If you have a DUI/DWI conviction, or if you refused a breathalyzer test in South Carolina, the result is a suspended driver’s license. Not being able to drive makes a big impact on the most important factors of daily life, such as getting to work each day. That is why it is crucial to understand how to go about requesting a reinstatement of your driver’s license.
You must meet certain requirements before you can apply for a license reinstatement. The following information will explain the basics of how you can begin this process:
How to get a provisional driver’s license
Not all cases of suspended licenses are the same. If your DUI is a first offense, you may be eligible to apply for a six-month provisional driver’s license. You must meet several requirements to apply. If your blood alcohol content (BAC) was higher than .14, you cannot qualify. You also have to enroll in a special program called the Alcohol and Drug Safety Action Program, or ADSAP. There is a $100 fee associated with the provisional driver’s license. Being that it is provisional, it is temporary until you get your license back.
How to reinstate your license
The process of license reinstatement in South Carolina is lengthy and complicated. Once the state notifies you of your license suspension, or once police arrest you on charges of DUI/DWI, you have 30 days to request a hearing with the Department of Motor Vehicles. This is a crucial first step, and you must not miss this deadline. If authorities have revoked your license, you must meet certain requirements to request reinstatement. In addition to completing the ADSAP program, if you have had multiple offenses, you must also install an ignition interlock device on your vehicle. There are reinstatement fees as well.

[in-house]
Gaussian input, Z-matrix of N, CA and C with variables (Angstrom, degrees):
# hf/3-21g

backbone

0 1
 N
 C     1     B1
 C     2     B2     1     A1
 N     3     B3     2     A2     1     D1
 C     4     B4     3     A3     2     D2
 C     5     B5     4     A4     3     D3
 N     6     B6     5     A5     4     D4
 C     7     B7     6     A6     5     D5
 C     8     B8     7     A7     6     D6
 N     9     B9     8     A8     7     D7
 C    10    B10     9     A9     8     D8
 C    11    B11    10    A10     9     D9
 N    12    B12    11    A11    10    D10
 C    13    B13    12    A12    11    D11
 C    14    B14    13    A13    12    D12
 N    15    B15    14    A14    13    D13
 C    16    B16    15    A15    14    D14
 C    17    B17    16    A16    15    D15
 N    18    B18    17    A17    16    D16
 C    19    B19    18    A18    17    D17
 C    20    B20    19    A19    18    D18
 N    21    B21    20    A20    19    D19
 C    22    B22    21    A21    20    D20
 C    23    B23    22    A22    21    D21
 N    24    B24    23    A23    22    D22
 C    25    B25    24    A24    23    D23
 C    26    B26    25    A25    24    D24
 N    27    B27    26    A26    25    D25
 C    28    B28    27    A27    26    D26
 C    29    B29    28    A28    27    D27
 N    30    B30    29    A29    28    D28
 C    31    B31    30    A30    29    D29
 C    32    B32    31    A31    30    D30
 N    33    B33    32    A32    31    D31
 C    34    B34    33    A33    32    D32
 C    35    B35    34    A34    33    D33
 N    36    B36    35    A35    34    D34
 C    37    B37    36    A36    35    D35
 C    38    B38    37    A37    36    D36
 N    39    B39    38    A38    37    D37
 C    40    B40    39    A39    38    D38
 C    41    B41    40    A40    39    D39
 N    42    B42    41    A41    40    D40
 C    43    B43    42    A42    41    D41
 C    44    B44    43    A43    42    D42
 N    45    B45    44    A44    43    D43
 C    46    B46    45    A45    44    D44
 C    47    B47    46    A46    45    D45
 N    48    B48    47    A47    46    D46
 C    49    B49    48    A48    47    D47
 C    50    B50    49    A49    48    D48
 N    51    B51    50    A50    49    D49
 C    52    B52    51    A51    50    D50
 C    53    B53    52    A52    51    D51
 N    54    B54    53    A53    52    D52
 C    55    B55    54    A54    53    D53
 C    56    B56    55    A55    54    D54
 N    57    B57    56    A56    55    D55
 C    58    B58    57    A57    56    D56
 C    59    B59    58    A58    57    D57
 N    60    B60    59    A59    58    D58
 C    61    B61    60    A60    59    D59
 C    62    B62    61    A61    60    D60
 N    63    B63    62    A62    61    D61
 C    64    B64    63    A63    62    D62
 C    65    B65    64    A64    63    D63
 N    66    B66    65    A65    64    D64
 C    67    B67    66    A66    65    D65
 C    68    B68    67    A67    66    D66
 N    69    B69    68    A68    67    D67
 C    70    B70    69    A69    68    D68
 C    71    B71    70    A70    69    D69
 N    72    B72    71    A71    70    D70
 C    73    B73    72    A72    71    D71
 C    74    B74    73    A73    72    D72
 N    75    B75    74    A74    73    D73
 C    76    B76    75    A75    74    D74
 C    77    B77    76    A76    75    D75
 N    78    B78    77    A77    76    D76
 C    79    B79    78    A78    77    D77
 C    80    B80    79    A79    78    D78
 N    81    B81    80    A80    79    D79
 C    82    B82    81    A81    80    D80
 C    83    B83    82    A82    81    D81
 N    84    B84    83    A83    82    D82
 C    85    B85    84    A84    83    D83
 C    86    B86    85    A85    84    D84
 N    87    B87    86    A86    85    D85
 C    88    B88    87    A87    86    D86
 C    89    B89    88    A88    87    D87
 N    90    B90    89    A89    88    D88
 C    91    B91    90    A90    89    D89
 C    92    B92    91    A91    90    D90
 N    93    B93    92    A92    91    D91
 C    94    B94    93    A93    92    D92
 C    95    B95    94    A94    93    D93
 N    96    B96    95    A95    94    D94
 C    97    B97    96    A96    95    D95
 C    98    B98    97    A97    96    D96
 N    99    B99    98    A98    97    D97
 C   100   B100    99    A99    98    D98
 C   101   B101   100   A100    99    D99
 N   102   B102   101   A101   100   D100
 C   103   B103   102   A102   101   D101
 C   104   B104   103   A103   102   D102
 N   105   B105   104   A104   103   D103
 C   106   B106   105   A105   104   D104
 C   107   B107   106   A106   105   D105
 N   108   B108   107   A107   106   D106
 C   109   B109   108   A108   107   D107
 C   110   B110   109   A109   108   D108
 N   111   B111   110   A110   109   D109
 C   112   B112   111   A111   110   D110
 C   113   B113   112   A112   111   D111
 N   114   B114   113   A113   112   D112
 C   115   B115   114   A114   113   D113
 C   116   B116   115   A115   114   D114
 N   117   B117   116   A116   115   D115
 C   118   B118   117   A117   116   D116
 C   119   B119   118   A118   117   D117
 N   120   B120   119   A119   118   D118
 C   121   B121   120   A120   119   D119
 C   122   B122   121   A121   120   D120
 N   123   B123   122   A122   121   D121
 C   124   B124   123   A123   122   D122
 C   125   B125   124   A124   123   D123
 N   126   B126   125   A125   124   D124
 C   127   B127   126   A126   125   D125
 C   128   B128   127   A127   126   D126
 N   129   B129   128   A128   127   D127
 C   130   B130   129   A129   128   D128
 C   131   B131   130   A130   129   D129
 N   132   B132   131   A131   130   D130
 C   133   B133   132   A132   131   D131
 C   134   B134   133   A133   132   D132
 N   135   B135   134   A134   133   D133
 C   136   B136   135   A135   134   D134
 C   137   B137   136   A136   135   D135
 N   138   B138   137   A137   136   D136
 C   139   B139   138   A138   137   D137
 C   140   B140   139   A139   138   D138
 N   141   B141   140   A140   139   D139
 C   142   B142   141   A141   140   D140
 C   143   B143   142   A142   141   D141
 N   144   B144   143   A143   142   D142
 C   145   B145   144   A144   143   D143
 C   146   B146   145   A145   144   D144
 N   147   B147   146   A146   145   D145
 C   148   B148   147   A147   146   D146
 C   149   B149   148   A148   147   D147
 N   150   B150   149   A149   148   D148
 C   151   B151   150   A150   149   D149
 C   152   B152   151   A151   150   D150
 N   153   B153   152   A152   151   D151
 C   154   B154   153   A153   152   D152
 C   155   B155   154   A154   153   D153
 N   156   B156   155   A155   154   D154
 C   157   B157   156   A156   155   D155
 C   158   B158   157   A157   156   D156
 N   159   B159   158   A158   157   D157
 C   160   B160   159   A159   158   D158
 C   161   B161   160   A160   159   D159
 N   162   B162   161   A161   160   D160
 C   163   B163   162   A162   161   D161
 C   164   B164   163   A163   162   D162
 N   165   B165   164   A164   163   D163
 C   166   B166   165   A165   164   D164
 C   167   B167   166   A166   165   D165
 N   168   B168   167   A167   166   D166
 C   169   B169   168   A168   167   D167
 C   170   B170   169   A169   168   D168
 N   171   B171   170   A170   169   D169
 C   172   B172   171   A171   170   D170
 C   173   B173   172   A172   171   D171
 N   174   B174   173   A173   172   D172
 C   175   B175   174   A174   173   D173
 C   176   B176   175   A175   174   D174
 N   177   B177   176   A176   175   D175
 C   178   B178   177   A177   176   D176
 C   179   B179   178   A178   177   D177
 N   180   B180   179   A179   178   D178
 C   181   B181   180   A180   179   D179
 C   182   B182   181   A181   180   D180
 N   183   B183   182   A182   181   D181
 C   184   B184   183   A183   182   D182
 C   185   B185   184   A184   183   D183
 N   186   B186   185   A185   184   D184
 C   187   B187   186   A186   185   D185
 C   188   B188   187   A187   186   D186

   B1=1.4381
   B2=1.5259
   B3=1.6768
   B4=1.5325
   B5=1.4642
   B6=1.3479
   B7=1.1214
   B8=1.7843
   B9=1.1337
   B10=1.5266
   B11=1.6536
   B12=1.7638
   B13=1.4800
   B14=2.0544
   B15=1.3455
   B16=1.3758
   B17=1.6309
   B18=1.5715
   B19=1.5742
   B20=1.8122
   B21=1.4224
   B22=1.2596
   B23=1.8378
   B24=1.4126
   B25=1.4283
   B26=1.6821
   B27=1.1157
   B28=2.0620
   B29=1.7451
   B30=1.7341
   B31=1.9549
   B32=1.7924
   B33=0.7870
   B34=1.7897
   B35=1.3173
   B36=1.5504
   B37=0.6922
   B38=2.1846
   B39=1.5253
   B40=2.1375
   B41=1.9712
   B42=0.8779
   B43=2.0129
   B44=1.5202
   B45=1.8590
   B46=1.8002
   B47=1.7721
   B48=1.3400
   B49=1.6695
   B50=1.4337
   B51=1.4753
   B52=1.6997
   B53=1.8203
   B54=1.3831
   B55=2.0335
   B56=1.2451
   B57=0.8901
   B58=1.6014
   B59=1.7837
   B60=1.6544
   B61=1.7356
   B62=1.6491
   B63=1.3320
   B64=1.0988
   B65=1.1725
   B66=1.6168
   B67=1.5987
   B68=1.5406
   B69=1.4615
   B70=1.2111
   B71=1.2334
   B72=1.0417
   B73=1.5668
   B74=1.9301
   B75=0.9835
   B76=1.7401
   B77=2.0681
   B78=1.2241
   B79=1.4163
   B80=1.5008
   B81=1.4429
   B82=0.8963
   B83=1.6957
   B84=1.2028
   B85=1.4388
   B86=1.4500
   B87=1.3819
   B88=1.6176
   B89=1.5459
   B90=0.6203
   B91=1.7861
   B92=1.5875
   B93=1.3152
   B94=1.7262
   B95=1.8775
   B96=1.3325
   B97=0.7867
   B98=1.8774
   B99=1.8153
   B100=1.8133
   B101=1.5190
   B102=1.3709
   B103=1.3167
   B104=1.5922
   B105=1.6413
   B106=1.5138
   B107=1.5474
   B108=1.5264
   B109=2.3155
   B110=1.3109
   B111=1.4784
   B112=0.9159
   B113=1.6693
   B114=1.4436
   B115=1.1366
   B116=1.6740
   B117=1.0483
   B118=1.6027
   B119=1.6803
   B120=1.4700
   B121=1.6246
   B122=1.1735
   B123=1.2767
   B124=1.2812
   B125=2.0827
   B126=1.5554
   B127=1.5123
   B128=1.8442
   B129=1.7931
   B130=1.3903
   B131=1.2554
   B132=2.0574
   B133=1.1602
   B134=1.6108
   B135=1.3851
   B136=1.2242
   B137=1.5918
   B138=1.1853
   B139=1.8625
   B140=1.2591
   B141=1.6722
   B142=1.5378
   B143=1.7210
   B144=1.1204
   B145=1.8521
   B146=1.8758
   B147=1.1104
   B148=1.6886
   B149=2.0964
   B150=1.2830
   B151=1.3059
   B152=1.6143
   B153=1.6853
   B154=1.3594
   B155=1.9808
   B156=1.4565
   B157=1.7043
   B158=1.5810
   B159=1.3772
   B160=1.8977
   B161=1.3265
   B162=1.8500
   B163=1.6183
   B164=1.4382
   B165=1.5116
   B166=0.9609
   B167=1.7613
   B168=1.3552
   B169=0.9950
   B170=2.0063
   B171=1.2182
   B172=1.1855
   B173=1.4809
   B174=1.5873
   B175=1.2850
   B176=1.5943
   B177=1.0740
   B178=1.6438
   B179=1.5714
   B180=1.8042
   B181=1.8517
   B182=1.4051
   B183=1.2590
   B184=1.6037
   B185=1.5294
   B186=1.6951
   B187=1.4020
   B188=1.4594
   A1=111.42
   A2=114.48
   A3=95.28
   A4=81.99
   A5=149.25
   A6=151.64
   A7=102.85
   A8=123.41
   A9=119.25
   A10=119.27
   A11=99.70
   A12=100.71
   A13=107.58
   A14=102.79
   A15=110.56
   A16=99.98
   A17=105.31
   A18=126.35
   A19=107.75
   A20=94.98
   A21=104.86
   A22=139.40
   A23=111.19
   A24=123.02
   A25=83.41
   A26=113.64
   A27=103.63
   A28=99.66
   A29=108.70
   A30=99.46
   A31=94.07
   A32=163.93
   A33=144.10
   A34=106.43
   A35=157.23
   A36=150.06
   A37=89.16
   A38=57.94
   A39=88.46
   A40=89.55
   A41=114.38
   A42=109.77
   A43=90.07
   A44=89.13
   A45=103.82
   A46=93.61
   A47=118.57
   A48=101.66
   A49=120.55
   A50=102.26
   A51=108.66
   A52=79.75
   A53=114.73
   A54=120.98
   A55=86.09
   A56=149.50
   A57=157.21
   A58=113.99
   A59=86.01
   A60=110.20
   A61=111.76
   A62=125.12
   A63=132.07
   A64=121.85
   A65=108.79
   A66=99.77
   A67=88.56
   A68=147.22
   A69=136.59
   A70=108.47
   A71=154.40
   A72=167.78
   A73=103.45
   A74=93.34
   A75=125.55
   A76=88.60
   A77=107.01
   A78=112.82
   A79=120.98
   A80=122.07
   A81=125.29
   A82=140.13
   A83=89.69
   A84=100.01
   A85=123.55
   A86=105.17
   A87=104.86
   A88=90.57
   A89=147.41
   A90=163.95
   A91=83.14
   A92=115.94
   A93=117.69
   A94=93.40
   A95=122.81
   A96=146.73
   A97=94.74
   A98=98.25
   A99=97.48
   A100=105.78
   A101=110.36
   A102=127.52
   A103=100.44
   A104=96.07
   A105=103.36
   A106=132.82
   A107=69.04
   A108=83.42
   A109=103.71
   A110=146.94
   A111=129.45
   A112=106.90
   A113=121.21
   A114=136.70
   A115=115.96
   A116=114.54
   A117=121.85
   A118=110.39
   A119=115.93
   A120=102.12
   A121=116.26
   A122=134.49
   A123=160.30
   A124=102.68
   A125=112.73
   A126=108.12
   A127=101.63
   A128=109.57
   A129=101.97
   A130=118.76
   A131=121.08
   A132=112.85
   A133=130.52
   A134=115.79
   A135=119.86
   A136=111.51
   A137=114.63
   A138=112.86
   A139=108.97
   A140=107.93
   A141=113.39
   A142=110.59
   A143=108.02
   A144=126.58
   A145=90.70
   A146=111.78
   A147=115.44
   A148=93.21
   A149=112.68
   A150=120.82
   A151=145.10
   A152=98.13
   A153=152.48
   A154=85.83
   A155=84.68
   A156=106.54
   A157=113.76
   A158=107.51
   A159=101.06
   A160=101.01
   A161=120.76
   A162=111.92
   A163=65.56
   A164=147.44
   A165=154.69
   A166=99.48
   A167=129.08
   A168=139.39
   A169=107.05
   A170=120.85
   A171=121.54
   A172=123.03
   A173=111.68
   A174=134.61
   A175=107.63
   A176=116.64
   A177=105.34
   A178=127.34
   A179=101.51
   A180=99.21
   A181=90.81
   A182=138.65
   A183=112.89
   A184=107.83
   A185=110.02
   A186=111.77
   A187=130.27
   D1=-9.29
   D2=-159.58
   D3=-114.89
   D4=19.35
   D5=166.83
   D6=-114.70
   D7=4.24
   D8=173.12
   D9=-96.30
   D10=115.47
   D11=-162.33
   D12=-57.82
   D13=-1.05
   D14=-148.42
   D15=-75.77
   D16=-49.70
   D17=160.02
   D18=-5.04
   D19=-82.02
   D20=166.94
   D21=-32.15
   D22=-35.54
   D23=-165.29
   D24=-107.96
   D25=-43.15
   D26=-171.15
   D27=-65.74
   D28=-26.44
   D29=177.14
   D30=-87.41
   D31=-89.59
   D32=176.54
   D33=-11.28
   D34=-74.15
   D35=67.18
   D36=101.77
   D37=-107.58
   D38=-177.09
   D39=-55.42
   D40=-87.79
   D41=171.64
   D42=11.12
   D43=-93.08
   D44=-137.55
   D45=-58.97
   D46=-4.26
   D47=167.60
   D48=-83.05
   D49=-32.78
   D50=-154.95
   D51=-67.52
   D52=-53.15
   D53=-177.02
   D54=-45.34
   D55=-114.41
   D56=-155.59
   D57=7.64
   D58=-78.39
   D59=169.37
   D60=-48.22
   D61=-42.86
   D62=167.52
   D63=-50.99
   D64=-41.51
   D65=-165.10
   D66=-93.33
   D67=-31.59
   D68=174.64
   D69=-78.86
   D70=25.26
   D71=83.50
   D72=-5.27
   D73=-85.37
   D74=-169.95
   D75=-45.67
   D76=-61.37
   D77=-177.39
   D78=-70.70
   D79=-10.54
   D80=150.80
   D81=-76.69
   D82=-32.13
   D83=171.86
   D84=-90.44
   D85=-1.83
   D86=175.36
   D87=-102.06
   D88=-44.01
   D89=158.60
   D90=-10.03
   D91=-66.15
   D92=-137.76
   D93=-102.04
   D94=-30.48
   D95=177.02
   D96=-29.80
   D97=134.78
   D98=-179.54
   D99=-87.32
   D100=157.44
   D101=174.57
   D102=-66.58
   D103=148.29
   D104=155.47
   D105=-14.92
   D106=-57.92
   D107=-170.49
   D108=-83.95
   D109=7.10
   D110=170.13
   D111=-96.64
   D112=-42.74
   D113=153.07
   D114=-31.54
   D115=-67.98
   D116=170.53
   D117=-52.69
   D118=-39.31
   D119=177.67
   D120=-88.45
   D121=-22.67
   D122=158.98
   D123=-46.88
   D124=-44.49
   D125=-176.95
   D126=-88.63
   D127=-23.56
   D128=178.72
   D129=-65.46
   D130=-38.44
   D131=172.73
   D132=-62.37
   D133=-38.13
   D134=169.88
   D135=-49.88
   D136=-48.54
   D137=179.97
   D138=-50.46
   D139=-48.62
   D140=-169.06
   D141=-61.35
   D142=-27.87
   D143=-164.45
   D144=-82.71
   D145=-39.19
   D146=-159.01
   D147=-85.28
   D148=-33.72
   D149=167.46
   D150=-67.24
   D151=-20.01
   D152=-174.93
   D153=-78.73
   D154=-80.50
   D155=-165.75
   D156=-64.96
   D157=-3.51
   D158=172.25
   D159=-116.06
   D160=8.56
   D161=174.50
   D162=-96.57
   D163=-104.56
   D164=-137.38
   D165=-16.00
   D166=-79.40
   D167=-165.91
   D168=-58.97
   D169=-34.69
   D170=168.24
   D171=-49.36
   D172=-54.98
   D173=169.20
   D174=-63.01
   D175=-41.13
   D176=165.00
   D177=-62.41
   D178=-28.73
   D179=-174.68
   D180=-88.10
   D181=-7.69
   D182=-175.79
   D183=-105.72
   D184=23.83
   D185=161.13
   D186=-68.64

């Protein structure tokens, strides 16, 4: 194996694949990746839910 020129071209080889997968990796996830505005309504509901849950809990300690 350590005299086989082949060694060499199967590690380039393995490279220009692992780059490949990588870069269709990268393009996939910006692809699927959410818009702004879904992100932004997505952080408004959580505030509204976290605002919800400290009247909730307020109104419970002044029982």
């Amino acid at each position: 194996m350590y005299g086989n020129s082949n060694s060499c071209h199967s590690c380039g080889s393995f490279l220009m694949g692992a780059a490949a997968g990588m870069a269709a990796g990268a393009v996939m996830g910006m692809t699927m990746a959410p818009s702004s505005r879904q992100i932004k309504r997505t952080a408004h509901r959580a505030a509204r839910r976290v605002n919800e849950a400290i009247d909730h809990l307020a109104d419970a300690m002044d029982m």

Reinstating your license is an essential step to get your autonomy back, after a DUI or DWI arrest and/or conviction. If you have questions about how to proceed, you should seek the professional advice of a criminal defense attorney who specializes in helping people reinstate their licenses in South Carolina.